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U.S. District Court Applies the Clean Water Act ‘Functional Equivalent’ Standard Set Forth by the U.S. Supreme Court

U.S. District Court Applies the Clean Water Act ‘Functional Equivalent’ Standard Set Forth by the U.S. Supreme Court
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By Ana Schwab and Rebecca Andrews

To determine if the County of Maui required a federal Clean Water Act permit, the U.S. District Court for the District of Hawai’i applied the “functional equivalent” standard set forth by the U.S. Supreme Court in County of Maui v. Hawai’i Wildlife Fund, 140 S.Ct. 1462 (2020). The standard includes criteria for courts to utilize when determining whether or not a discharge into navigable waters requires a National Pollutant Discharge Elimination System (NPDES) permit, as prescribed in the Clean Water Act. [Hawai’i Wildlife Fund v. County of Maui, ___F.Supp.3d___, Case No. 12-00198 (D. HI July 26, 2021).]

Factual and Procedural Background

The County of Maui operates a wastewater reclamation facility on the island of Maui, Hawai’i. The facility collects sewage, treats it, and disposes of the treated water underground in four wells. This effluent then travels a further half mile or so, through groundwater, to the Pacific Ocean, although with certain components, like nitrogen, being reduced before the wastewater reaches the ocean.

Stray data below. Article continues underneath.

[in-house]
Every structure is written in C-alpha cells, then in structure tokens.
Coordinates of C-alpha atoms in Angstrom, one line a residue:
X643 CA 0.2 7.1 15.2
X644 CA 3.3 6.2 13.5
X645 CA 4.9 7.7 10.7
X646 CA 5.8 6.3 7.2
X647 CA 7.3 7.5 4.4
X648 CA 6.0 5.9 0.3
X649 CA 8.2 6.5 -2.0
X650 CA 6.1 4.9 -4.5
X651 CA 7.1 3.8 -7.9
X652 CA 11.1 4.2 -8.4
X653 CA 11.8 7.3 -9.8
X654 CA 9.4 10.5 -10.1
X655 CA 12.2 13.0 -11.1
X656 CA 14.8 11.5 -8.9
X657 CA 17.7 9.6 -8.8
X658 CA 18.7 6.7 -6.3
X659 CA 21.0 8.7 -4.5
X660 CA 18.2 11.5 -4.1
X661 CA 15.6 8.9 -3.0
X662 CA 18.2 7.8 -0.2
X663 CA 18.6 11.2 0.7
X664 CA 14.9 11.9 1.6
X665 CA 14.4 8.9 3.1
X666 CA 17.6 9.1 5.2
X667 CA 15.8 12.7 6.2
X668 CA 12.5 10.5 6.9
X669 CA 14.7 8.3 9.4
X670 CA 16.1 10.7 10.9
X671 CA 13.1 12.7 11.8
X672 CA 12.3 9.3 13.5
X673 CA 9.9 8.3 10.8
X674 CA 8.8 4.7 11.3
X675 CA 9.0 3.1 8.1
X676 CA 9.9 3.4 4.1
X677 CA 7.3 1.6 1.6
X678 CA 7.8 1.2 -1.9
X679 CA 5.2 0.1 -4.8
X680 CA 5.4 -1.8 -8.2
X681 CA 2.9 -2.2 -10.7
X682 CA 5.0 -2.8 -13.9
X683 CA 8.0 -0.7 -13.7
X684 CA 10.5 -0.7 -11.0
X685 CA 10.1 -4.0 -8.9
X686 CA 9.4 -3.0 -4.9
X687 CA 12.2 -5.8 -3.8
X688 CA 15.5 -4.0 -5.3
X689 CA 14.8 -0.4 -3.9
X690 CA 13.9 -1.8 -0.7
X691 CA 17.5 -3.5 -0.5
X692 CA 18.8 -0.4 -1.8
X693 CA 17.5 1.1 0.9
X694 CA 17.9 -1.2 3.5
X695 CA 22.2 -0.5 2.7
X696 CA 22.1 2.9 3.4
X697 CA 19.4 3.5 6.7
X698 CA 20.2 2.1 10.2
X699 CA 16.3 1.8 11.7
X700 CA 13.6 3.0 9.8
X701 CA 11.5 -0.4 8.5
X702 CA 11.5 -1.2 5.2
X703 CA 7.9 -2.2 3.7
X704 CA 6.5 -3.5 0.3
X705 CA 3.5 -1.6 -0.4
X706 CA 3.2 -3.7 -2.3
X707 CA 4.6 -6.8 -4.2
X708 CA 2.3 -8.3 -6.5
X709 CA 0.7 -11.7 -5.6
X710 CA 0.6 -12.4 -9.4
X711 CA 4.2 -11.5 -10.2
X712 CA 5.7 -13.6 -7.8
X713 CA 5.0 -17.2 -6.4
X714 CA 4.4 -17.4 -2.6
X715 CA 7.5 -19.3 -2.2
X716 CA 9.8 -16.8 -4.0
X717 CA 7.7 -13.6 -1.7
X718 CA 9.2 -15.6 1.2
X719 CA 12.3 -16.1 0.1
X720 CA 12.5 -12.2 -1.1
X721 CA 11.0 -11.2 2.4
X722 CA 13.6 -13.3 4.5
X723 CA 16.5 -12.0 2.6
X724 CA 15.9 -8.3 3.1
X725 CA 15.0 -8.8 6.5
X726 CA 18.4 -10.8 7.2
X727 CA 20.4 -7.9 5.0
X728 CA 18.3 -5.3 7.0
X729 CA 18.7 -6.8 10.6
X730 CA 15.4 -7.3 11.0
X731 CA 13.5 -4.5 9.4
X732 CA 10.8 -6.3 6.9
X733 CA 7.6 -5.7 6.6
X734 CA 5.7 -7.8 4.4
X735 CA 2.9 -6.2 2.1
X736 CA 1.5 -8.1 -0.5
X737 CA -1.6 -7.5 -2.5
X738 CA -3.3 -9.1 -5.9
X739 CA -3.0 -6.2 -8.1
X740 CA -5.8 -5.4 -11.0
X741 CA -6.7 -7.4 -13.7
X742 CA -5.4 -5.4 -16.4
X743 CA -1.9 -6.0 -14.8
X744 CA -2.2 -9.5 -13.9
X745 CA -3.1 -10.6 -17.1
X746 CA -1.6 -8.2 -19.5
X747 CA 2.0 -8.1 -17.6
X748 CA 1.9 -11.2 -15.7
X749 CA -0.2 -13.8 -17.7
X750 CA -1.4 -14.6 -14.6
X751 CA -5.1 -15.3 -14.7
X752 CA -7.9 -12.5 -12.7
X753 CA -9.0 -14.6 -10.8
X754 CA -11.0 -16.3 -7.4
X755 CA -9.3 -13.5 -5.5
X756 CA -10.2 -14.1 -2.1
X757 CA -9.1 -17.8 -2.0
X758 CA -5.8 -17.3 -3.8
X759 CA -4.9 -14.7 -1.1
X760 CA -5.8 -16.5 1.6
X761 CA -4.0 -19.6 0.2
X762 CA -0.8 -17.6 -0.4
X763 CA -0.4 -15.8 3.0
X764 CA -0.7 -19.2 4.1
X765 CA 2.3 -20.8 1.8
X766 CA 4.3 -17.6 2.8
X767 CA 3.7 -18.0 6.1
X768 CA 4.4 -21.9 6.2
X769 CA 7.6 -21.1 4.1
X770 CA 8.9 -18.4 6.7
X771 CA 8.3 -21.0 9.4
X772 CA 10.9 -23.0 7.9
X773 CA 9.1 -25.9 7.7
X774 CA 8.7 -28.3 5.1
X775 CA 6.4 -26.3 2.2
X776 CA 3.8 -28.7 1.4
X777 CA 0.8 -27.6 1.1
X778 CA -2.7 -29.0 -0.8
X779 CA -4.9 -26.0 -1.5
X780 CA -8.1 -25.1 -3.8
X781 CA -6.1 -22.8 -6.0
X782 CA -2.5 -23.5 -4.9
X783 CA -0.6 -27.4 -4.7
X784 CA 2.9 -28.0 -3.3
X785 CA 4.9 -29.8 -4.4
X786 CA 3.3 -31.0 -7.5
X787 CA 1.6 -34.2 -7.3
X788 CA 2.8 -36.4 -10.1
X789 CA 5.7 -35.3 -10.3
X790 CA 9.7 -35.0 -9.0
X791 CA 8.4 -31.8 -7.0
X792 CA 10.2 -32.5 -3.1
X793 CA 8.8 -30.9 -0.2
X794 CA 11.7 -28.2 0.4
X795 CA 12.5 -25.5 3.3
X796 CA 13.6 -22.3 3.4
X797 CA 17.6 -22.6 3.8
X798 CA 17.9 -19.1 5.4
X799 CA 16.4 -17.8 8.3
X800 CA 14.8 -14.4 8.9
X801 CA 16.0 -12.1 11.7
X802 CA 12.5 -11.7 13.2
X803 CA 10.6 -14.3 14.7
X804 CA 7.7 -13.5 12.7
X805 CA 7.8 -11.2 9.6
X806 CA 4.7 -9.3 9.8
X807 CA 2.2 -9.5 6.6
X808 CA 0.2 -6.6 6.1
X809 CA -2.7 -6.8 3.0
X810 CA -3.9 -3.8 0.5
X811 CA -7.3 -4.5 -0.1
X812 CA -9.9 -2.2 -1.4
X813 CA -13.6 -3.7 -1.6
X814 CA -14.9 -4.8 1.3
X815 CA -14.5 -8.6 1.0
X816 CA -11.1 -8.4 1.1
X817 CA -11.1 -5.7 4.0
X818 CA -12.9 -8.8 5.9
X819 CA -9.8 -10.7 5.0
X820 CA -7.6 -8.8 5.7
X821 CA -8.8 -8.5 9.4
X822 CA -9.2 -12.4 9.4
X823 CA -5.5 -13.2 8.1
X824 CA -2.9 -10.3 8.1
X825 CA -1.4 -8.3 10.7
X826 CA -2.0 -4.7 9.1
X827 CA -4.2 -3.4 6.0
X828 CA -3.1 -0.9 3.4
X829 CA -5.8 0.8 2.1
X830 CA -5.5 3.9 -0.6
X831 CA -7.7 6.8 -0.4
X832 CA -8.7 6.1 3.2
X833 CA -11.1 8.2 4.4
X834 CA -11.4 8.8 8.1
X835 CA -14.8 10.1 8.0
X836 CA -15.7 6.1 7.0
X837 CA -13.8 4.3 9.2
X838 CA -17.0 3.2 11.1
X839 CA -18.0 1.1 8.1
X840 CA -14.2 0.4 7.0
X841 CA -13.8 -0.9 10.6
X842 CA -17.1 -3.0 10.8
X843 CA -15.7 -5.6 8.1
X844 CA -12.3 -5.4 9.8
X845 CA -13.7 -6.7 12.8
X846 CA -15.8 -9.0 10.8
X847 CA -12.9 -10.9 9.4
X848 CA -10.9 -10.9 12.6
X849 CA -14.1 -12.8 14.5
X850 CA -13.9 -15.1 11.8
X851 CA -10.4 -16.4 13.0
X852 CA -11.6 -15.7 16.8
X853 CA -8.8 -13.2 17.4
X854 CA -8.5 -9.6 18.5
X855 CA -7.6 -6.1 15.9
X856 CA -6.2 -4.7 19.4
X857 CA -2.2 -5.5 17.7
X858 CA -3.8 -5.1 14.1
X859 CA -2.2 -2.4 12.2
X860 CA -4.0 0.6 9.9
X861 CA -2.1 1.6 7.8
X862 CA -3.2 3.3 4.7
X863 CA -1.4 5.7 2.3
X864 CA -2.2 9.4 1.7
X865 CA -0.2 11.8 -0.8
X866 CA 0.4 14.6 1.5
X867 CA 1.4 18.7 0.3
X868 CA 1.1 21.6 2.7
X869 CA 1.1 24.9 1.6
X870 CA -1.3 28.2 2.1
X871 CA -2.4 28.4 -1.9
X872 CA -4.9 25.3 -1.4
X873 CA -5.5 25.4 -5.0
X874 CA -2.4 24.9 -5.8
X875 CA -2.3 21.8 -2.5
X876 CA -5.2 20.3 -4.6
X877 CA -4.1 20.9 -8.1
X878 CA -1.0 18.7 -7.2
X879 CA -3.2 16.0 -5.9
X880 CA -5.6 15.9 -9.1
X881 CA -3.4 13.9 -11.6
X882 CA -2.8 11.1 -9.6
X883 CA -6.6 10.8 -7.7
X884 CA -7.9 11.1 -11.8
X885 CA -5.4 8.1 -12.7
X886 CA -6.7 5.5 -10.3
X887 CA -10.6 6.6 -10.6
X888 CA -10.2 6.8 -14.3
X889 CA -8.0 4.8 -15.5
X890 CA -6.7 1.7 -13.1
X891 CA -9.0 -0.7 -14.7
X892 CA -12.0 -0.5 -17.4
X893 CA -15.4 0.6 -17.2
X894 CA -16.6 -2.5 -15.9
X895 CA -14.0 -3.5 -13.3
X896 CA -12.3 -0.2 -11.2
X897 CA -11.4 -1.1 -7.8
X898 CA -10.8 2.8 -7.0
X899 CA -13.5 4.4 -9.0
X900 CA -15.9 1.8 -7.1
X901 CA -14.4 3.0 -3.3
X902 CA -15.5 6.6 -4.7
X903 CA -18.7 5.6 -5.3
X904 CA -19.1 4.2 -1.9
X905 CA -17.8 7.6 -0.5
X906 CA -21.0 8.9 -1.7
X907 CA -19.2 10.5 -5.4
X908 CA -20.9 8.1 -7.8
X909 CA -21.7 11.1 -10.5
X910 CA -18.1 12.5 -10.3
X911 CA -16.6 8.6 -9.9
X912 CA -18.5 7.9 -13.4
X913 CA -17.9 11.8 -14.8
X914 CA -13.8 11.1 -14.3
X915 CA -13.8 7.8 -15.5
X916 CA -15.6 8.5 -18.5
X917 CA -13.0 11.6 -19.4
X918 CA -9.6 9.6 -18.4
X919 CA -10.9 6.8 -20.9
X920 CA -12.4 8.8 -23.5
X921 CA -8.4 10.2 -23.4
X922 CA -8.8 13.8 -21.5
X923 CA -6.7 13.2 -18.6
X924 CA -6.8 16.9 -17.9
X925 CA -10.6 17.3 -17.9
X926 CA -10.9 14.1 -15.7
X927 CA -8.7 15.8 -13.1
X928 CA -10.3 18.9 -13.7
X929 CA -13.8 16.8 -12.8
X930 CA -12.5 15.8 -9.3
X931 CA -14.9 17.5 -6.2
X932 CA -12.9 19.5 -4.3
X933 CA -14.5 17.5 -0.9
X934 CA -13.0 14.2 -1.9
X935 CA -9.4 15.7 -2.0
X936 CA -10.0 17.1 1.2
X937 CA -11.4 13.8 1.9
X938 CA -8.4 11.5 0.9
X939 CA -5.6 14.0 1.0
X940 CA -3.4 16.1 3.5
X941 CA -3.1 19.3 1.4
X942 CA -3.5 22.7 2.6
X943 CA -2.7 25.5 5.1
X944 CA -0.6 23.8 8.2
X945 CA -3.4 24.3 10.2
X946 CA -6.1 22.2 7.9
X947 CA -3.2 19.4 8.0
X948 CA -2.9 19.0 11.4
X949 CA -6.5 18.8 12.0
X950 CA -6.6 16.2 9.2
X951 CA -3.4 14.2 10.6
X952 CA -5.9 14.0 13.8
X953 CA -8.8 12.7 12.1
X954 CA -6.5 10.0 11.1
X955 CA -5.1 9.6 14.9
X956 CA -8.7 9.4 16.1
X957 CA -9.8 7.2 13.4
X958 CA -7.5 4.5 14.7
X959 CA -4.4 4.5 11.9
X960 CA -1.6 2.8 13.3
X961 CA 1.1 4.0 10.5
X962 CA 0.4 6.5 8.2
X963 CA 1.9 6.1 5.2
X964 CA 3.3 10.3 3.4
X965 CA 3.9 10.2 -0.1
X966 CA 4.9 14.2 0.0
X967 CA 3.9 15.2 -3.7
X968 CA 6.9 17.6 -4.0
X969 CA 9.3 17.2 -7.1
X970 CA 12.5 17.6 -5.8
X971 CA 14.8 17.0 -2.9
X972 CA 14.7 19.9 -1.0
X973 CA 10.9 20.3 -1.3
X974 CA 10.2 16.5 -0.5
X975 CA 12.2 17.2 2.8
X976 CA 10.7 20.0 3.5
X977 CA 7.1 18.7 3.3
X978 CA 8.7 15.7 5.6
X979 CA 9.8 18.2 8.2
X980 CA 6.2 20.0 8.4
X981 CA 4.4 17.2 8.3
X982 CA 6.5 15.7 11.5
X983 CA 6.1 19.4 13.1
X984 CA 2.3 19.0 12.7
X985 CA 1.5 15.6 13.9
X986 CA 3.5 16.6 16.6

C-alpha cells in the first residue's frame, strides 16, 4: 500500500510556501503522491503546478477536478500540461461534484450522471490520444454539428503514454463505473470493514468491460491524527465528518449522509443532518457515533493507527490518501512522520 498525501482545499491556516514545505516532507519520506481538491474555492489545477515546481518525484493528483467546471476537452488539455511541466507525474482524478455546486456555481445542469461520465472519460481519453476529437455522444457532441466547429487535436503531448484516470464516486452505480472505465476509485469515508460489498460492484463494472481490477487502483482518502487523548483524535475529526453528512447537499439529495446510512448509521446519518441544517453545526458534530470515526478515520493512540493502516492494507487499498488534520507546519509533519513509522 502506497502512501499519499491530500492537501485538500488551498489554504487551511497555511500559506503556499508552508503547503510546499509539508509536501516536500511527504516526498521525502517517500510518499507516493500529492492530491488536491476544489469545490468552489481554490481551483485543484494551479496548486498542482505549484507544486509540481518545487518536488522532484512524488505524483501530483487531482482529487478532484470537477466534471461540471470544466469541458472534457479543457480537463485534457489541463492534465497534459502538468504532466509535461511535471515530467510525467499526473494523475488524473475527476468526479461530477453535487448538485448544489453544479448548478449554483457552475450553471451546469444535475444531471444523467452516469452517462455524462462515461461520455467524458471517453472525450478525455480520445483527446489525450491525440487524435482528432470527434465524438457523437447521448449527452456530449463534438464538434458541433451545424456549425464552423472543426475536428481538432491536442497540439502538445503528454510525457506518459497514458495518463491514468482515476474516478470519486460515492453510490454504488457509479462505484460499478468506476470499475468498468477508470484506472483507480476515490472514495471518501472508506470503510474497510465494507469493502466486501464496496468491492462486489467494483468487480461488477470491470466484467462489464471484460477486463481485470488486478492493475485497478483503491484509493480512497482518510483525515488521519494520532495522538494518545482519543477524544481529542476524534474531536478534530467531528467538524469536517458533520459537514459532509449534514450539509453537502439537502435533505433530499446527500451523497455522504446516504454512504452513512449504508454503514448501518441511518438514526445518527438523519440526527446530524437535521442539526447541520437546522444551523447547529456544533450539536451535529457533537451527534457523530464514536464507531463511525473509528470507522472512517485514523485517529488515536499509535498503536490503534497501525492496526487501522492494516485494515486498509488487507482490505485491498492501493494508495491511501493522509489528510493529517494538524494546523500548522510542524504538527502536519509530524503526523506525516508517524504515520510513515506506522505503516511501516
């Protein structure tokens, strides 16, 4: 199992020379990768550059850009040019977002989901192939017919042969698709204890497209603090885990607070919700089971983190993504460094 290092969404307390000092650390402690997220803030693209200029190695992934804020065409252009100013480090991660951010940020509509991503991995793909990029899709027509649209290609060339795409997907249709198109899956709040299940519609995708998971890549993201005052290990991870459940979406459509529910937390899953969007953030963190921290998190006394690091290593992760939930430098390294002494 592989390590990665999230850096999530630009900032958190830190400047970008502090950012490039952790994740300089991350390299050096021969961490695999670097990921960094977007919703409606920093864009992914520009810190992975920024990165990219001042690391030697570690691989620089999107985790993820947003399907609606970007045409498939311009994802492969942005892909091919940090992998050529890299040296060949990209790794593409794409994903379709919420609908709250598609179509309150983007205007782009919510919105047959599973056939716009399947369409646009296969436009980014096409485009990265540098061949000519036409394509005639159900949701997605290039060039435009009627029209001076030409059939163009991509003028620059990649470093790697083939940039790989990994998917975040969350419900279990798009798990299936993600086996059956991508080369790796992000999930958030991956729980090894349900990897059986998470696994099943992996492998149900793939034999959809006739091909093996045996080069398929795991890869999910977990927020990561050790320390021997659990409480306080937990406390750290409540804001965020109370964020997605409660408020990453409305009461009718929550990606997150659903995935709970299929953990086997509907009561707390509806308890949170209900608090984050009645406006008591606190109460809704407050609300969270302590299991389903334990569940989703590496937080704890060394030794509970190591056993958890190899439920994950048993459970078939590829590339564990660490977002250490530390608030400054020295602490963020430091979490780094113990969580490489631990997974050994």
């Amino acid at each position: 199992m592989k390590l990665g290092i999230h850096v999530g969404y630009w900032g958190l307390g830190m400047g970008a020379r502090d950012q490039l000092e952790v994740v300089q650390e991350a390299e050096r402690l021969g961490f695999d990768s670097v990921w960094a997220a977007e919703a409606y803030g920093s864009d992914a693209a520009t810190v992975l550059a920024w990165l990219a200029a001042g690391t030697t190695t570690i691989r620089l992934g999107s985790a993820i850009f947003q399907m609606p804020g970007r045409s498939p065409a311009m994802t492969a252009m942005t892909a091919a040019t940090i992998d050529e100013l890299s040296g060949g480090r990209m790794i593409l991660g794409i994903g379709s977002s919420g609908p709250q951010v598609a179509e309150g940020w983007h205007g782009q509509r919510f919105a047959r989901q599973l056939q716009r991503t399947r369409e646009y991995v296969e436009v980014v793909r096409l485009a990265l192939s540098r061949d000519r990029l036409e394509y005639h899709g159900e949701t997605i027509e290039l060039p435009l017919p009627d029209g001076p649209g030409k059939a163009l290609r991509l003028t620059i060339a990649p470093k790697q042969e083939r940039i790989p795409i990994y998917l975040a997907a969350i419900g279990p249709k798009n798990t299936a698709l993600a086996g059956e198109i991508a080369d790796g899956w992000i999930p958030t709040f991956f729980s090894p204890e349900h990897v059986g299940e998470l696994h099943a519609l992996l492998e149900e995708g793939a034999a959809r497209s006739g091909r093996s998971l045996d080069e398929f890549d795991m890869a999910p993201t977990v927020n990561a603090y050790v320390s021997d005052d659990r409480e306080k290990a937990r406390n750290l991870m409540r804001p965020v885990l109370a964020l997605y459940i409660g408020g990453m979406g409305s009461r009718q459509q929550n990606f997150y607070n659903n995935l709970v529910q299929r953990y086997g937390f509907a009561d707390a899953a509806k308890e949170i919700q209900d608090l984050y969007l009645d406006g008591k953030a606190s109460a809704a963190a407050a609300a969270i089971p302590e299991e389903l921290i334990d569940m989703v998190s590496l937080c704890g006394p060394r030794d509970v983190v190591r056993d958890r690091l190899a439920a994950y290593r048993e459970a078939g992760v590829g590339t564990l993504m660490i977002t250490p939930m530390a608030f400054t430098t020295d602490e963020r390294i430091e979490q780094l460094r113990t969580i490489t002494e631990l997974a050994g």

Monitors at a handful of locations near the shoreline detected less than 2 percent of the wastewater from two of the four wells. No scientific study conclusively established the path of the other 98 percent of the wastewater. The 2-percent of treated wastewater reaching the ocean amounts to tens of thousands of gallons every day. While the parties and court could not point to the exact path of the rest of the 98 percent of wastewater, it is likely that that remainder enters the Pacific Ocean within a few miles of the facility.